Market Rationality and the Digital Age

In an era when a tweet can send a stock price racing, human judgment and nuance are all the more important in putting together an equity portfolio.

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With so much information available to investors today, you might think that markets have become more rational. Think again. Equity markets are as emotionally charged as ever — maybe even more so. In a short-tempered world, we believe patience and human judgment are more important than ever.

Equity investors today face an unprecedented flood of information. News wires pump out thousands of headlines, while millions of tweets and other social media posts add to the din.

Yet the deluge of data hasn’t made markets more efficient. Our research shows that U.S. stocks have been reacting more sharply to earnings surprises since 2000 than they did in the previous 13 years (see chart 1). Even with high frequency trading machines working frantically to capture every possible opportunity by the millisecond, behavioral biases have intensified. And dislocations caused by reactions to unexpected market news often last for months — just as they did in the past.

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Is there a way to overcome the information overload? A classic value investing approach is well suited to exploiting the short attention span of the digital age. In an effort to identify stocks whose recovery potential is being overlooked, value investors look for companies that have been hit by an overreaction to bad news. It’s a discipline that relies on research to cut through the information fog to focus on fundamental drivers of earnings and returns.

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Every controversy will vary according to a company’s specific circumstances, industry dynamics and surrounding events. Yet there are some common scenarios that have not really changed much over time. We frame the mission of a value investor with three simple questions:

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Will earnings recover? This question is especially common in asset-intensive cyclical industries. In a successful industry, companies tend to build too many factories or open too many stores or spend too much capital, which can lead to overcapacity. Eventually, demand usually catches up. When the industry news is downbeat, it can be very hard to determine which companies are best positioned for a rebound.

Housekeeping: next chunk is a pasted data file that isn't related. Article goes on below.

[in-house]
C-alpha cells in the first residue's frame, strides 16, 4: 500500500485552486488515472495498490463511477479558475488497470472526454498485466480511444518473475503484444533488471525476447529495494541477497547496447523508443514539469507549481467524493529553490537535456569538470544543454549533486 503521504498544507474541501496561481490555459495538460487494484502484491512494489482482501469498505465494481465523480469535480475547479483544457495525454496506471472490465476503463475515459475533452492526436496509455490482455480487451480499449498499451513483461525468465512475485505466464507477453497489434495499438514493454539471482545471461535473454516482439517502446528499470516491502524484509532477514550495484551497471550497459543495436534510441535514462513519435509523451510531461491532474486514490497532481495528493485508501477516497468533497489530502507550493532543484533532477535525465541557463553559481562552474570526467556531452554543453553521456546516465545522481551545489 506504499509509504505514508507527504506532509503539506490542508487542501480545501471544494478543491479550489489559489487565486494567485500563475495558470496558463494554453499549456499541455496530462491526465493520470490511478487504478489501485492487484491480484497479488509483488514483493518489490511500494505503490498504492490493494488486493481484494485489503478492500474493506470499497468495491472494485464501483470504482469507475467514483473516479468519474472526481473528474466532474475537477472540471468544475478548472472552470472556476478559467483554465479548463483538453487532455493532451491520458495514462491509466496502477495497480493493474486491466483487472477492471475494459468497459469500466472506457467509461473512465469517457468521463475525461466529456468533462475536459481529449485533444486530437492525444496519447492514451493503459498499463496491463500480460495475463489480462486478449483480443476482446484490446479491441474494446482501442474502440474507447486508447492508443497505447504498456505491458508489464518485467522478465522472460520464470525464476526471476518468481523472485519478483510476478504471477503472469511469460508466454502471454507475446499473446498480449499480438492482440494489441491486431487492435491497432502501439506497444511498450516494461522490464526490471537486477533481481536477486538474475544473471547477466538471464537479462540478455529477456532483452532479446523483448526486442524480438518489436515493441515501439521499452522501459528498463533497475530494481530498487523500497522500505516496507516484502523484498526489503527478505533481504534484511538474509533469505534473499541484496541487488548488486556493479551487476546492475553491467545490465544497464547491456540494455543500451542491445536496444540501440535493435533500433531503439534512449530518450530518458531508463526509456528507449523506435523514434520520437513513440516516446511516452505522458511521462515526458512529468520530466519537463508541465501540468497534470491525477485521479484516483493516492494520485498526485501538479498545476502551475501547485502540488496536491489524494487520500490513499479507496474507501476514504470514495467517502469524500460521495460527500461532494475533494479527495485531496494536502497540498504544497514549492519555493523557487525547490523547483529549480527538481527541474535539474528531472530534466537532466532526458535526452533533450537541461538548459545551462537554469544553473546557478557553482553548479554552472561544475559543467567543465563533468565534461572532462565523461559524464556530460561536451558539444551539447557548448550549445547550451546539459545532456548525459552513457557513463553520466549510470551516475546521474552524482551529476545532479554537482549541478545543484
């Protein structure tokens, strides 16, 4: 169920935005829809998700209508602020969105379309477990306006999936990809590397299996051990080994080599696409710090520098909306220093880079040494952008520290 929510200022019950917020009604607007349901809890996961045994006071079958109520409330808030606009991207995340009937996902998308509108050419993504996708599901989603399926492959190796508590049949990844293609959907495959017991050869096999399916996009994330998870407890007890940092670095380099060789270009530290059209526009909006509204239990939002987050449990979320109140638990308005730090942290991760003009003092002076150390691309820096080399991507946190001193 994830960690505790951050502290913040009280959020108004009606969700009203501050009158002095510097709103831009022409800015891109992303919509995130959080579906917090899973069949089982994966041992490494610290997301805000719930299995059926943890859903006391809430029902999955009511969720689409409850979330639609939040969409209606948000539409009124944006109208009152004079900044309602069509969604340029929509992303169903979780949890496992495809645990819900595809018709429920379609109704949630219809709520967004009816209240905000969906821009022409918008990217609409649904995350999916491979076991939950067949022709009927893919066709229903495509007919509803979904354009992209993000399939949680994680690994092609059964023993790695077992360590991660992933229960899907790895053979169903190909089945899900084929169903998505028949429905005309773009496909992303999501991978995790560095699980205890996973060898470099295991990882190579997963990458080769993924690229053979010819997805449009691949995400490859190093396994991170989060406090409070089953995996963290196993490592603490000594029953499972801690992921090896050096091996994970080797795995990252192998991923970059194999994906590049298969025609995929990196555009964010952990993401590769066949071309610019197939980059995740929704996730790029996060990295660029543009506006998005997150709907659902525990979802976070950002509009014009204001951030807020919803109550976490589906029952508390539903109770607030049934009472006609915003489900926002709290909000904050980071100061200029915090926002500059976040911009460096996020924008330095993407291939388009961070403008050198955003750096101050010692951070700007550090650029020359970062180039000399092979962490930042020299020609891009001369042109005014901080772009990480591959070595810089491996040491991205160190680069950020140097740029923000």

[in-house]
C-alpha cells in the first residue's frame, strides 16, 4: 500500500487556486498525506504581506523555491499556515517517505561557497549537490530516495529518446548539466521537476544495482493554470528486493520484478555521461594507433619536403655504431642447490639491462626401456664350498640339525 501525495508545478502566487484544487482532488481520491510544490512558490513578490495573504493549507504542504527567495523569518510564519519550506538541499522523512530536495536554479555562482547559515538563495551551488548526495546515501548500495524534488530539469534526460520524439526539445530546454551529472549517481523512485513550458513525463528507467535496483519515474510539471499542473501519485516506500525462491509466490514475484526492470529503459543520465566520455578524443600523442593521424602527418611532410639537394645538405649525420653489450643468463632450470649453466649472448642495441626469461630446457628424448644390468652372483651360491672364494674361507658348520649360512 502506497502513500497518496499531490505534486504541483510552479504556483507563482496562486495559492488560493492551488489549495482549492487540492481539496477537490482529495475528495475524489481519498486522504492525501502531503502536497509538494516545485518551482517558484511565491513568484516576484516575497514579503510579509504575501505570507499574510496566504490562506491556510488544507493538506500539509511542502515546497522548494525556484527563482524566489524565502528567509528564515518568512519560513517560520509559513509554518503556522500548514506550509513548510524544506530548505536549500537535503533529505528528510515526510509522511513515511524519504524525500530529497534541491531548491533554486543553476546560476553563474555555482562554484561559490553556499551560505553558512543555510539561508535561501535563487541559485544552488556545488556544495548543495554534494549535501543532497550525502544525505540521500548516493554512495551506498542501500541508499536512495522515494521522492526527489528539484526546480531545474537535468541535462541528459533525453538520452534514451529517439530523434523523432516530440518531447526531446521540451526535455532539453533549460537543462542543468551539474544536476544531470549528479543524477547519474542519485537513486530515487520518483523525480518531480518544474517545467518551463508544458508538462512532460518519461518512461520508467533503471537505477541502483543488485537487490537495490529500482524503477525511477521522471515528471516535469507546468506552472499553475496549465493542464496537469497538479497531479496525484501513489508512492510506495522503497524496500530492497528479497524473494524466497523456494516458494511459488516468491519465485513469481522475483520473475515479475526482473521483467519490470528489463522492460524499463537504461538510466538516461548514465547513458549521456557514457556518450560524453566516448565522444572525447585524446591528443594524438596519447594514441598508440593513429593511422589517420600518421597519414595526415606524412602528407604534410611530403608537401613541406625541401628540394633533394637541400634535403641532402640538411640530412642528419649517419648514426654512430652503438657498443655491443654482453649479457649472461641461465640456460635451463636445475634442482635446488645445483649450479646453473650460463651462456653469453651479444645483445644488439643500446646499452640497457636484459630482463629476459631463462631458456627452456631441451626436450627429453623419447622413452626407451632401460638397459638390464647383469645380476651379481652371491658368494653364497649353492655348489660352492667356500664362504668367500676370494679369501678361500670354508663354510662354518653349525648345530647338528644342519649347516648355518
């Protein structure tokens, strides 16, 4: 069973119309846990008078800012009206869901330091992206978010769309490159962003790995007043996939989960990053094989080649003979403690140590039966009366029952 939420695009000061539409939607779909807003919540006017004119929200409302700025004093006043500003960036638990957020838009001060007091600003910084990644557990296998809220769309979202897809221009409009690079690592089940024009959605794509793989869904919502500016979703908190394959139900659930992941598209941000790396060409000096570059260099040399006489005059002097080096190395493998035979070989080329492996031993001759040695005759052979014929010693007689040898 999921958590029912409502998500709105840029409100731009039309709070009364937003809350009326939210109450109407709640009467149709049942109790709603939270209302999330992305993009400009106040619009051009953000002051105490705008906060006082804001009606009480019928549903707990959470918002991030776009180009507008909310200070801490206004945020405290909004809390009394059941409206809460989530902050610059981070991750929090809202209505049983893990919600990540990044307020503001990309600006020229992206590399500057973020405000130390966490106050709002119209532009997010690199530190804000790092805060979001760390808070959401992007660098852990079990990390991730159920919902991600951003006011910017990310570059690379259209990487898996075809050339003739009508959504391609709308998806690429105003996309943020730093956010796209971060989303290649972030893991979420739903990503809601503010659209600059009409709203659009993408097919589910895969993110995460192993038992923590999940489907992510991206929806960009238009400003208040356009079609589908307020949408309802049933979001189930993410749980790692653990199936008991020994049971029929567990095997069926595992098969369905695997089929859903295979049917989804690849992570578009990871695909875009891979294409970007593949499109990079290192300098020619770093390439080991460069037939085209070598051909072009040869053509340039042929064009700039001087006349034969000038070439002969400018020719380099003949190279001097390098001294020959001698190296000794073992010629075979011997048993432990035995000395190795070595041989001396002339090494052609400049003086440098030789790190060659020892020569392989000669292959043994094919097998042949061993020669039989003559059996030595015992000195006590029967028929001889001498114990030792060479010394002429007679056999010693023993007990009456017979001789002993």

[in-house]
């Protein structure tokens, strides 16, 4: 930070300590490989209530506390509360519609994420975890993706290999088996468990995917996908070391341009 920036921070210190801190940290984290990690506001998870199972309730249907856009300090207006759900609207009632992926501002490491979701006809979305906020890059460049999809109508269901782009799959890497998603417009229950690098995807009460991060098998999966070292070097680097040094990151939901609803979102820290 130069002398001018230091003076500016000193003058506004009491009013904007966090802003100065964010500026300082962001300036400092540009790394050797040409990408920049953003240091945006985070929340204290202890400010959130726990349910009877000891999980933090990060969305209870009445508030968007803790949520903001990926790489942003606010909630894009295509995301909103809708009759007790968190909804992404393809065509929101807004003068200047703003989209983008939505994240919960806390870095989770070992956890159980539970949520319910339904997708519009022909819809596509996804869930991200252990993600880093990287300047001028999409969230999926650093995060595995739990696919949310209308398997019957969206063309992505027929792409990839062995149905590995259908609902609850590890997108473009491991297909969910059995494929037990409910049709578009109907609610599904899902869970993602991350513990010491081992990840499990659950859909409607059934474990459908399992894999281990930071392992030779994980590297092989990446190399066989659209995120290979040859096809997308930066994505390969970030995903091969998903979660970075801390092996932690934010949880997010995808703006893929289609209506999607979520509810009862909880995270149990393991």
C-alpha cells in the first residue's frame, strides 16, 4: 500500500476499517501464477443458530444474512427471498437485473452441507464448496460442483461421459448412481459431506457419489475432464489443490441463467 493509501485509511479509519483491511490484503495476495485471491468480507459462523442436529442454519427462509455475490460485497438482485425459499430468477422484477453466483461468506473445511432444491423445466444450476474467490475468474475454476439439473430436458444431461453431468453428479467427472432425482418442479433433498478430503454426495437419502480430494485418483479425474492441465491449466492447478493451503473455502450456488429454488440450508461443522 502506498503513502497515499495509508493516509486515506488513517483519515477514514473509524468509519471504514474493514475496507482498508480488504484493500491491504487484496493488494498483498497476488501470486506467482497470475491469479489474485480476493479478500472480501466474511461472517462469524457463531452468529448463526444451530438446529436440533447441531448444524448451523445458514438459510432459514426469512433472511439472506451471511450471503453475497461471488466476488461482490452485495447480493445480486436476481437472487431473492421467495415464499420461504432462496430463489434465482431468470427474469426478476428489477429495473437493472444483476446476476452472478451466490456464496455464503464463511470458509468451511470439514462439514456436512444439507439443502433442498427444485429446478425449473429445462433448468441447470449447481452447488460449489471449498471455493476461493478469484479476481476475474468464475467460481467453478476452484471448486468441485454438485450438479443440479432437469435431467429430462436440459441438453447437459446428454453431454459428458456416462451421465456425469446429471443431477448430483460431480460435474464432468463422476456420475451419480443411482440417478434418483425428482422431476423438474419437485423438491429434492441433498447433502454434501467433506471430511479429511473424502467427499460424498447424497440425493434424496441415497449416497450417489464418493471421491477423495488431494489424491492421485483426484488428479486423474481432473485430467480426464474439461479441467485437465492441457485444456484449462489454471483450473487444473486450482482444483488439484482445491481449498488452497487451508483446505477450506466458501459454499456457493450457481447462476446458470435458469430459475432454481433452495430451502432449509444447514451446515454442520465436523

Restructuring stories create a similar dilemma. When management launches a new strategy — involving cost cuts, plant shutdowns or asset sales — markets are often skeptical and tend not to believe that the restructuring plan will work. Investors who defy pessimistic headlines to identify successful turnaround stories are usually rewarded handsomely.

Can earnings be sustained? Technological or regulatory disruption also generates controversy. Equity markets are littered with the carcasses of companies that failed to adapt to evolving circumstances — like Eastman Kodak Co. or Pan American World Airways. Yet because these failures are so dramatic, investors often project their worst fears on companies that are capable of adapting. And companies that manage to sustain earnings and thrive in a rapidly changing world tend to deliver outsize returns.

Sometimes an industry challenge or competitive threat can jeopardize an established business model — and obscure a long-term opportunity. In other cases, the mispricing of a company’s assets, whether physical or intangible, may create pressure to adapt and raise questions about the sustainability of earnings.

Is management able to fix the problem? Financial stress is another key controversy. When a company has taken on too much debt, anxious investors may push the shares down. Value investors’ keen focus on cash flows helps them determine whether management is up to the job of restructuring a balance sheet and steering a course back to success. Abundant cash flows also raise questions about management. Investors must assess whether free cash flows will be applied properly to determine whether shareholders are likely to be rewarded for their fortitude.

These three questions have one thing in common: They all require research insight and human judgment to be answered with clarity in a world of abundant information. Finding cheap investment candidates with significant recovery potential requires experience, historical perspective and the patience to look at a company in controversy and develop a conviction that a different future is possible.

Kevin Simms is chief investment officer of global and international value equities, and Joseph G. Paul is chief investment officer of U.S. value equities, both at AllianceBernstein in New York.

See AllianceBernstein’s disclaimer.

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